Is Risk-Taking Contagious?

I tend to take risks.  Speak up (loudly) about not getting paid for an assignment.  When my son has a teacher who loses his test, then yells at him because she can't find it.  When my late mother-in-law insisted I wear a dress that made me look like a beached whale to her grandson's bar mitzvah (not).

On the other hand, my husband is super-cautious.  Won't send it back when a server mistakenly places the wrong order in front of him.   Panics when a patient leaves a message (he's a dentist) and says it's urgent. Refused to get married for years because of his fear of divorce (we've been married for 22).

Now a new study is asking, is risk contagious?

In my house, not so much.

In the study, 24 volunteers repeatedly participated in three types of trials: a "self" trial, in which the participants were asked to choose between taking a guaranteed $10 or making a risky gamble with a potentially higher payoff; an "observe" trial, in which the participants observed the risk-taking behavior of a peer (in the trial, this meant a computer algorithm trained to behave like a peer), allowing the participants to learn how often the peer takes a risk; and a "predict" trial, in which the participants were asked to predict the risk-taking tendencies of an observed peer, earning a cash prize for a correct prediction.

What researchers found was that the participants were much more likely to take the gamble for more money in the "self" trial when they had previously observed a risk-taking peer in the "observe" trial. They noticed that after the subjects observed the actions of a peer, their preferences for risk-taking or risk-averse behaviors began to reflect those of the observed peer—a so-called contagion effect. "By observing others behaving in a risk-seeking or risk-averse fashion, we become in turn more or less prone to risky behavior," says Shinsuke Suzuki, a postdoctoral scholar in neuroscience at the Caltech Brain Imaging Center, and first author of the study.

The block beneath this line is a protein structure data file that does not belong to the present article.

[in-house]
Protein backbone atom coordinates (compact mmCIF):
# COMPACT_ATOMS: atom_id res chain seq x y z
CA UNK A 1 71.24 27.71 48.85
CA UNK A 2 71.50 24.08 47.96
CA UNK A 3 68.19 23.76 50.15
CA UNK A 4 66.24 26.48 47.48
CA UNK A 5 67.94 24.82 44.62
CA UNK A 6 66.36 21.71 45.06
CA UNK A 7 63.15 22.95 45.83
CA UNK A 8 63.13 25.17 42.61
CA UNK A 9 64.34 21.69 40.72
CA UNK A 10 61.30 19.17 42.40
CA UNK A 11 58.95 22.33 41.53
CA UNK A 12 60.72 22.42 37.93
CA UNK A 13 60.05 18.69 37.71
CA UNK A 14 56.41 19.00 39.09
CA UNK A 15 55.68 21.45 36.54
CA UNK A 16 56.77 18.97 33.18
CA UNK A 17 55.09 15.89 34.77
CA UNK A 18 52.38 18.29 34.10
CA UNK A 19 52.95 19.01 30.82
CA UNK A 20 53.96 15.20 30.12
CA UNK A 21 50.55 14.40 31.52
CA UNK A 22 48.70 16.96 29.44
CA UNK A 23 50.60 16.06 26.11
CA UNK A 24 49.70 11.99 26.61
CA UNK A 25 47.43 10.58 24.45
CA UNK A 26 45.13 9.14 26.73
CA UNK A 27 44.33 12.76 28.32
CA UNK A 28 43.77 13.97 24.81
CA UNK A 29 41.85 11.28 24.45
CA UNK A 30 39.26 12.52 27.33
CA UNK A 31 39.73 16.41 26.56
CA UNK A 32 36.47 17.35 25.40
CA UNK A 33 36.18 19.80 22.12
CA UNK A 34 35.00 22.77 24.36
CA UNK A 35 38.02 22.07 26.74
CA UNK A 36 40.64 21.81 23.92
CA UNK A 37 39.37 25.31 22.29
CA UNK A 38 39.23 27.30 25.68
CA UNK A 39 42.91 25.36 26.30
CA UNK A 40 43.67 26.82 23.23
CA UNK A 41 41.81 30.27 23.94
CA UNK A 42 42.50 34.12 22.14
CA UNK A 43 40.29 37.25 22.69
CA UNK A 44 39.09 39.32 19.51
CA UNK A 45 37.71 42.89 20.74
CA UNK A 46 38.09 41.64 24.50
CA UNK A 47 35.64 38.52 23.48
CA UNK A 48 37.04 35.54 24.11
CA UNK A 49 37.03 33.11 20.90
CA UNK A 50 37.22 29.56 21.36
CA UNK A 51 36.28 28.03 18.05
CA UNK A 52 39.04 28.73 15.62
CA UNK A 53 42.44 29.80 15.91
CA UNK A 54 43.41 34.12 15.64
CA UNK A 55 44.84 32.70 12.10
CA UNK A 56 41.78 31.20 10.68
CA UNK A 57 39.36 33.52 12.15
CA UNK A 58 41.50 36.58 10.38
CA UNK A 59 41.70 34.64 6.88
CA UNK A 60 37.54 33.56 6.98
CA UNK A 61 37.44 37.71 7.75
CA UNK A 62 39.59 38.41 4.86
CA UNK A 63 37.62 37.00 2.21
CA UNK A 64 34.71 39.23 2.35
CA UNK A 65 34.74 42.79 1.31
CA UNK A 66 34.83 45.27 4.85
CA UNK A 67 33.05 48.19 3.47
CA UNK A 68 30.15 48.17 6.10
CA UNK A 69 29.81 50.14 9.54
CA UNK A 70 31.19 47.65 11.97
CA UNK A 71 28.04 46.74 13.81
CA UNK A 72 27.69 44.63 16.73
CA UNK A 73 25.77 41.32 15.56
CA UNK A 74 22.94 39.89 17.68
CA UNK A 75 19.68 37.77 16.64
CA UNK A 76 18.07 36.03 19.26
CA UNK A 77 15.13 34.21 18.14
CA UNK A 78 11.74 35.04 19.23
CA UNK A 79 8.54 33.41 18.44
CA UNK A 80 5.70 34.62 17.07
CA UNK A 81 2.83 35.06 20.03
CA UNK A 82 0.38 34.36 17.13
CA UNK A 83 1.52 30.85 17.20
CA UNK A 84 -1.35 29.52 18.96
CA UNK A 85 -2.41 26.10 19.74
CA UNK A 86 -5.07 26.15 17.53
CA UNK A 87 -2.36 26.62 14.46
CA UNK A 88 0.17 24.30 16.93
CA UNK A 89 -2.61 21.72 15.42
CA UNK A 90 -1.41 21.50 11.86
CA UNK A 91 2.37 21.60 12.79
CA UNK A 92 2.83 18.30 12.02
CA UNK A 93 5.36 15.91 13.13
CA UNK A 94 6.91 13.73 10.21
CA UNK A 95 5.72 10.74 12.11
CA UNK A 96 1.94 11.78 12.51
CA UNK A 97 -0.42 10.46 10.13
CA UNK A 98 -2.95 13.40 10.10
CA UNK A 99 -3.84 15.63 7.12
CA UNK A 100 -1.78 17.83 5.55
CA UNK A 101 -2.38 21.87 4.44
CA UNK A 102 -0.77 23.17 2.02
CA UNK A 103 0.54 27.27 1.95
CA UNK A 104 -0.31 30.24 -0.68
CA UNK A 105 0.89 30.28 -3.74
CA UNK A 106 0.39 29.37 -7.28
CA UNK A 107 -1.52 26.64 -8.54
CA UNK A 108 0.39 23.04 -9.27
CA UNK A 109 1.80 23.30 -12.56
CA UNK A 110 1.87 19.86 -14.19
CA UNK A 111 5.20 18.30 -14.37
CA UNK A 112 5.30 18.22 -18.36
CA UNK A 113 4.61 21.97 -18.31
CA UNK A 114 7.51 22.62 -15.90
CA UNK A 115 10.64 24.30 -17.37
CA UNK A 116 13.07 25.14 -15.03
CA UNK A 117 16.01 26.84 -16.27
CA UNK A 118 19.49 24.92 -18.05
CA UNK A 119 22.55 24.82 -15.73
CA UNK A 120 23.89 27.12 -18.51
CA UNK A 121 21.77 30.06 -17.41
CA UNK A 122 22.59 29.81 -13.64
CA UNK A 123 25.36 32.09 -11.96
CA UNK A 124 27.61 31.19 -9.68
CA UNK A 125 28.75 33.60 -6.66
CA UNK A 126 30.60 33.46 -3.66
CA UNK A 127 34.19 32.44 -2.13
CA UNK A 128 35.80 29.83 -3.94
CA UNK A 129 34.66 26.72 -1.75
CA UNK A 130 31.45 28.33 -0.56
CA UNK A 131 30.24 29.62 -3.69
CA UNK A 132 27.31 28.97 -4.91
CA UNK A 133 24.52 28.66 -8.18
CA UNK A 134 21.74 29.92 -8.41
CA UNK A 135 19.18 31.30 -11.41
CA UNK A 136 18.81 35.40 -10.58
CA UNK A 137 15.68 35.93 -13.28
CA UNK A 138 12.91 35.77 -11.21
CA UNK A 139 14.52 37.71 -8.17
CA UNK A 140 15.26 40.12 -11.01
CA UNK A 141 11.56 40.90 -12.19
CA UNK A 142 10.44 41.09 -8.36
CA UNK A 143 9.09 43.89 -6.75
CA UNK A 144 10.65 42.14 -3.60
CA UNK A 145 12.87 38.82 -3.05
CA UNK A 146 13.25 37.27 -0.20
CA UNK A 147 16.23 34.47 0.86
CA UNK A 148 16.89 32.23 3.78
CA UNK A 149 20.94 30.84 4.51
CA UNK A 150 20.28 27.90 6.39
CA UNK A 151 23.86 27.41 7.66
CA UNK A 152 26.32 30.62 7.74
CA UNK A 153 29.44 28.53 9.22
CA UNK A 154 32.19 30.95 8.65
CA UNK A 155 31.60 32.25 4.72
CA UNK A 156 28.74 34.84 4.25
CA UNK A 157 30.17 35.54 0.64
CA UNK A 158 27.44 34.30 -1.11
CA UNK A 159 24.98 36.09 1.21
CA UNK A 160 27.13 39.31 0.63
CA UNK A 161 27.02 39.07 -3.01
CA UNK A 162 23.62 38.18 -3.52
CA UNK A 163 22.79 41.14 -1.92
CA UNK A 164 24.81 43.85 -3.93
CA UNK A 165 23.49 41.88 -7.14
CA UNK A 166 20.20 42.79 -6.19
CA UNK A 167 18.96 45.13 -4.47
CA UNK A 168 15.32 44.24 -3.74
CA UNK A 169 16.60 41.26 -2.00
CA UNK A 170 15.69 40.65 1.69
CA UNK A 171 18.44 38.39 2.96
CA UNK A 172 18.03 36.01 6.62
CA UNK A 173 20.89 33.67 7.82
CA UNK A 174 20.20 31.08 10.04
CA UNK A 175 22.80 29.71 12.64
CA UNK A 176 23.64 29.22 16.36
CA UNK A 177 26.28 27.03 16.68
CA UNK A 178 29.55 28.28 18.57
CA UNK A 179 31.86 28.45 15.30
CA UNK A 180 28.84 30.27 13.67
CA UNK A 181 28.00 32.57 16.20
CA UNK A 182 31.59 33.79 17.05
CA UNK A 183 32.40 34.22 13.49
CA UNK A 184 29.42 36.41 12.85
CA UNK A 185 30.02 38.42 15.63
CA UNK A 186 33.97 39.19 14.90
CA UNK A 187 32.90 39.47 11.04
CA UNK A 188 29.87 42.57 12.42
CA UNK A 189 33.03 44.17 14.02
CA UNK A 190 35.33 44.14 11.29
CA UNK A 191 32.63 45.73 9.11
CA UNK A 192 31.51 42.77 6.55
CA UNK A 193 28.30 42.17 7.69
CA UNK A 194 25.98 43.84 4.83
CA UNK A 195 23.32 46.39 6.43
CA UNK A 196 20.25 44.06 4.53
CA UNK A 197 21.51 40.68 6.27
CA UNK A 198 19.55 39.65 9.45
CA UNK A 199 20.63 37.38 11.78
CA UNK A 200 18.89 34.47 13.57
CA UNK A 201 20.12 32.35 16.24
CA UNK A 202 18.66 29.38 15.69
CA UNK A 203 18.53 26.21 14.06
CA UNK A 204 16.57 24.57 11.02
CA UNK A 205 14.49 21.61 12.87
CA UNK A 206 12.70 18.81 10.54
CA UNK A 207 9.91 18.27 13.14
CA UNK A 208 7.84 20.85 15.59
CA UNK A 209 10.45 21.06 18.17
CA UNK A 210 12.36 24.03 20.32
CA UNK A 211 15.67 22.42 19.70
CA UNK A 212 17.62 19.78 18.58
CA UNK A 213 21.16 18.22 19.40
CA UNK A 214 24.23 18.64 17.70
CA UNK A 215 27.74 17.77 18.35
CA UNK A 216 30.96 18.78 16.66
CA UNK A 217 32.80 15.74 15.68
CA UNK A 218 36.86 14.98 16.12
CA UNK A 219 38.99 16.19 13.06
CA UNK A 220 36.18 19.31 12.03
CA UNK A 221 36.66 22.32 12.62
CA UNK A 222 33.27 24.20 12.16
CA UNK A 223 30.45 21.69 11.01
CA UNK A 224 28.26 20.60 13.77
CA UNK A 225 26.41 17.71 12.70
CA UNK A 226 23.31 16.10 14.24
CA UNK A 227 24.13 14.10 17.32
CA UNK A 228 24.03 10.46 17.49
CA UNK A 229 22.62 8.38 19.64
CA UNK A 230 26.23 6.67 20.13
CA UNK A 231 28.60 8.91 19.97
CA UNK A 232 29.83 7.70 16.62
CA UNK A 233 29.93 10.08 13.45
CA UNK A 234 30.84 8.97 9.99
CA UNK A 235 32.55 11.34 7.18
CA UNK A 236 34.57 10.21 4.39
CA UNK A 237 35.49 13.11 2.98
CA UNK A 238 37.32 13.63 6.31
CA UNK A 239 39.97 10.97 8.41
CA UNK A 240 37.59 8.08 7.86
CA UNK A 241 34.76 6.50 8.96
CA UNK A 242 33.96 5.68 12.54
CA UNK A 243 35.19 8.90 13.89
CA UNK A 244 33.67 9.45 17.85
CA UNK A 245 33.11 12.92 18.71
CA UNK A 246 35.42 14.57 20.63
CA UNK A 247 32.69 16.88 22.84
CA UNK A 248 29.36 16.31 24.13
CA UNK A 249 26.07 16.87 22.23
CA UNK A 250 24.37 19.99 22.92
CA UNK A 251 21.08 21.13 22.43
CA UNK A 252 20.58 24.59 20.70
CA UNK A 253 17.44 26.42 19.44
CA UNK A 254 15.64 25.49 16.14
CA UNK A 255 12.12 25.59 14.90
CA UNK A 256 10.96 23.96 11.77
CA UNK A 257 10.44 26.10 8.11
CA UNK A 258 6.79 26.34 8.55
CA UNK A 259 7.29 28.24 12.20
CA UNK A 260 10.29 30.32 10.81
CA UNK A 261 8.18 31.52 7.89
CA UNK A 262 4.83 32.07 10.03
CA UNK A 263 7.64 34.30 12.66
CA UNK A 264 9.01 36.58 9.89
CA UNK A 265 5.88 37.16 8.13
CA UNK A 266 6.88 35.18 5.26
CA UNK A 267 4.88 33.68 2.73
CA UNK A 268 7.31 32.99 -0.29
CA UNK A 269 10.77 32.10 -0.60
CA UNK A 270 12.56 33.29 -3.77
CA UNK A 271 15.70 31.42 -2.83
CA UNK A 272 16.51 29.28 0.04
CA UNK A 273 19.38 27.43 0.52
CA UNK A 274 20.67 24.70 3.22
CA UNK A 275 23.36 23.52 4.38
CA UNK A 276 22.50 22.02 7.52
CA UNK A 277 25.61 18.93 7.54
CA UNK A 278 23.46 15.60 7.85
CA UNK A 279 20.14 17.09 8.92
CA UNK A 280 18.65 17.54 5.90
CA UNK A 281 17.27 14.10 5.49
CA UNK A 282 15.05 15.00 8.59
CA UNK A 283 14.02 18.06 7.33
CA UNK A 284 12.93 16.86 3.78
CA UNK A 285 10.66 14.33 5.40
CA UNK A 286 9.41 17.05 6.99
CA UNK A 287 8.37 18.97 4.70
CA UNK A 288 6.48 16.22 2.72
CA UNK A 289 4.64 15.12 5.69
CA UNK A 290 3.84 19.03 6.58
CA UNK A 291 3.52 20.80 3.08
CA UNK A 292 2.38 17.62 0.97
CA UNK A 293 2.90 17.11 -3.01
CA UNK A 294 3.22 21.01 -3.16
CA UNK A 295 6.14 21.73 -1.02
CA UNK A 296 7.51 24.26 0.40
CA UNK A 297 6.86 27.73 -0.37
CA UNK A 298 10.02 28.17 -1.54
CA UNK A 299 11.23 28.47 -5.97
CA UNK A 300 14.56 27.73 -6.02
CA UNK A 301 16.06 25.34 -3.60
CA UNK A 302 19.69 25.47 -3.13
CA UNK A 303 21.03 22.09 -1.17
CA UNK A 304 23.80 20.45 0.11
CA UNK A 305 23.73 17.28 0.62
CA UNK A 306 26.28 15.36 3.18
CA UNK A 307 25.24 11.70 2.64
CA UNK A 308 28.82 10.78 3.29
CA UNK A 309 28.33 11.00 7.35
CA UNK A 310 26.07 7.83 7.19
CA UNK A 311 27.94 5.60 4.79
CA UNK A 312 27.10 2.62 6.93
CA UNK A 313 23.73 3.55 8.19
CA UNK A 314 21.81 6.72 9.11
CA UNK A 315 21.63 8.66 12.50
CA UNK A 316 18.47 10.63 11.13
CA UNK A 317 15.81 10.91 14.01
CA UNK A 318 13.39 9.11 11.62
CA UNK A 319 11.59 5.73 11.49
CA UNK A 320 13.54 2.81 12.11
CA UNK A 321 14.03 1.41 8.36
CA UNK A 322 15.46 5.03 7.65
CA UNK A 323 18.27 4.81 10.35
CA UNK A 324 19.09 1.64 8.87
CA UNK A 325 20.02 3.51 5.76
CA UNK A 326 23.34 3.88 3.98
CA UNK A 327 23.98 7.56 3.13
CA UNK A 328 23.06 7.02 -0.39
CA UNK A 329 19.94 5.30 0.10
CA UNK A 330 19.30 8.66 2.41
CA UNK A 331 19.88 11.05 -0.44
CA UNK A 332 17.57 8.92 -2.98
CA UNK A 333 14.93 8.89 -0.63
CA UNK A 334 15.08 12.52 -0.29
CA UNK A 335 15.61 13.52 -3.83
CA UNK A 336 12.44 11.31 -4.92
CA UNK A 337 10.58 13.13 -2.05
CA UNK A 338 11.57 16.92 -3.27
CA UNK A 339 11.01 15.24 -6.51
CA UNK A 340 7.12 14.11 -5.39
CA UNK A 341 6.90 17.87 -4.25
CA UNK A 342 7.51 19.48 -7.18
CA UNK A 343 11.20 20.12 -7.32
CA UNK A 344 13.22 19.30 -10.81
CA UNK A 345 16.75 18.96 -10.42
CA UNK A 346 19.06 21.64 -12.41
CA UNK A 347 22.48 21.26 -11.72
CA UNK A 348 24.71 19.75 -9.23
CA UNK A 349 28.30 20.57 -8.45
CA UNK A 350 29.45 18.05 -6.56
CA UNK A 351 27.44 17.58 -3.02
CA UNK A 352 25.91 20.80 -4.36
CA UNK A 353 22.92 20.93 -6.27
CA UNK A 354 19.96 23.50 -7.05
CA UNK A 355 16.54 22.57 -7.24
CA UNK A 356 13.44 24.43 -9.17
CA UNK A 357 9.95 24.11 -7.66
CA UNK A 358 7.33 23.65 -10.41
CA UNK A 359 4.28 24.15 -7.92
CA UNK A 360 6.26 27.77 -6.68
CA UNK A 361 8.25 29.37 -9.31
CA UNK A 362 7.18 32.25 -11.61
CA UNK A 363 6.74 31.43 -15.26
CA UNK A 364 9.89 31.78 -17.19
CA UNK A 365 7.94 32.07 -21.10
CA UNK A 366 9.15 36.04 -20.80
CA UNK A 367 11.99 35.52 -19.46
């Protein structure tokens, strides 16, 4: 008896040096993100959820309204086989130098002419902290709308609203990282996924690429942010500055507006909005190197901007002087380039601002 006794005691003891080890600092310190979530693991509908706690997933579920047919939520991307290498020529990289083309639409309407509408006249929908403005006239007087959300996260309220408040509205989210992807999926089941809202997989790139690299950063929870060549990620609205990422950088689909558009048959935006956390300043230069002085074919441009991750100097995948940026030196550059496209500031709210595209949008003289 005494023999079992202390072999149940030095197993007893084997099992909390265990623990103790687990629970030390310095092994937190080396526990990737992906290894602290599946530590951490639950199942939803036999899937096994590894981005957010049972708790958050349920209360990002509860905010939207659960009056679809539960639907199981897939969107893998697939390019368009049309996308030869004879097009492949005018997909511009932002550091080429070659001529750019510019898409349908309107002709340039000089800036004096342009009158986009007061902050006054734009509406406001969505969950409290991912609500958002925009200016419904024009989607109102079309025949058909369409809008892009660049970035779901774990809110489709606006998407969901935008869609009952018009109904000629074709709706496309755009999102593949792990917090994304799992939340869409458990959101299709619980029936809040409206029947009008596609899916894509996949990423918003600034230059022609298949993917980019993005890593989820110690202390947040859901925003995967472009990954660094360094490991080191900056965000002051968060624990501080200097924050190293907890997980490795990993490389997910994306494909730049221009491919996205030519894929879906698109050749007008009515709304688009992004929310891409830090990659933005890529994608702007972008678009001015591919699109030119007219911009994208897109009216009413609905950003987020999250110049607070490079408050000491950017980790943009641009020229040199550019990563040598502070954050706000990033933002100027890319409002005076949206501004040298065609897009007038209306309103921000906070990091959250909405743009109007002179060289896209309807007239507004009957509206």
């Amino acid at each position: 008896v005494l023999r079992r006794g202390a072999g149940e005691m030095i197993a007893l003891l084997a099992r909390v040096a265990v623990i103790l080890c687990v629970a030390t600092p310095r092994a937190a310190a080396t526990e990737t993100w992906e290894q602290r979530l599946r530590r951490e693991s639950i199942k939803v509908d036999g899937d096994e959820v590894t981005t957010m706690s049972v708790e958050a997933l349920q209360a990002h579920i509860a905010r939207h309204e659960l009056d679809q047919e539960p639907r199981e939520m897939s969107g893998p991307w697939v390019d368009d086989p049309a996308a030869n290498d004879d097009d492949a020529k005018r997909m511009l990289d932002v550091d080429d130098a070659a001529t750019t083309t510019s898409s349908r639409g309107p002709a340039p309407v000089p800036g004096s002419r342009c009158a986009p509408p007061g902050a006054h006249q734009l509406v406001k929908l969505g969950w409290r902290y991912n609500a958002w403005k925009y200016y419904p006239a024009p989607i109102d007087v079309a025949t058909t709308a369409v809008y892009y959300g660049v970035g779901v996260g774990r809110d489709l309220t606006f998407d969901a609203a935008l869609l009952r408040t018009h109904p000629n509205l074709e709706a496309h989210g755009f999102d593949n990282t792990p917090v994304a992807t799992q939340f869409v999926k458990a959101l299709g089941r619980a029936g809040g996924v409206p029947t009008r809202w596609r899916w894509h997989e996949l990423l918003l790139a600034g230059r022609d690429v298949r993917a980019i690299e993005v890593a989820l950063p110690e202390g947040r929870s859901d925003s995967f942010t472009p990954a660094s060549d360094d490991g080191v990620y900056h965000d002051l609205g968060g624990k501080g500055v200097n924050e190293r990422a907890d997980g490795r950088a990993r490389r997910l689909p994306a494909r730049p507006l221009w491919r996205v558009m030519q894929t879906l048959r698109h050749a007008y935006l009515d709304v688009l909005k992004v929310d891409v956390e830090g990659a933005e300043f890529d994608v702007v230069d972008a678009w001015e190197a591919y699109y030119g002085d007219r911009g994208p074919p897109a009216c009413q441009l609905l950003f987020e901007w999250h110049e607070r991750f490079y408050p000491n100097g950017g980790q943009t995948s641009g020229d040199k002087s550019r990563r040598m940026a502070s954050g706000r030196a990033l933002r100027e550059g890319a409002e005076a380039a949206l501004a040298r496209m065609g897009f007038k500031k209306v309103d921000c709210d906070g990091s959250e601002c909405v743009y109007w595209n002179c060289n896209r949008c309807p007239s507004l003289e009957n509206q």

The team figured this out through magnetic resonance scanning of participants' brains.

A riskier gamble resulted in a higher level of observed activity in a part of the brain, while a less risky gamble resulted in a lower level of activity. The more likely participants were to make a gamble, the more sensitively activity in this part of the brain responded to risk. "This showed that, in addition to the behavioral shift, the neural processing of risk in the part of the brain that responds to it is also altered. Interestingly, both the behavioral and neural responses to taking risks can be changed through passively observing the behavior of others," Suzuki says at

 So is risk-taking contagious? 

"Our findings provide insight into how observation of others' risky behavior affects our own attitude toward risk," Suzuki says—which might help explain the susceptibility of people to risky behavior when observing others behaving in a risky manner, such as in adolescent peer groups. In addition, the findings might offer insight into the formation and collapse of financial bubbles. "The tendency of financial markets to collectively veer from bull markets to bear markets and back again could arise, in part, due to the contagion of observing the risk-seeking or risk-averse investment behaviors of other market participants," he says.

I guess the answer is, it can be.  Just not in my house.


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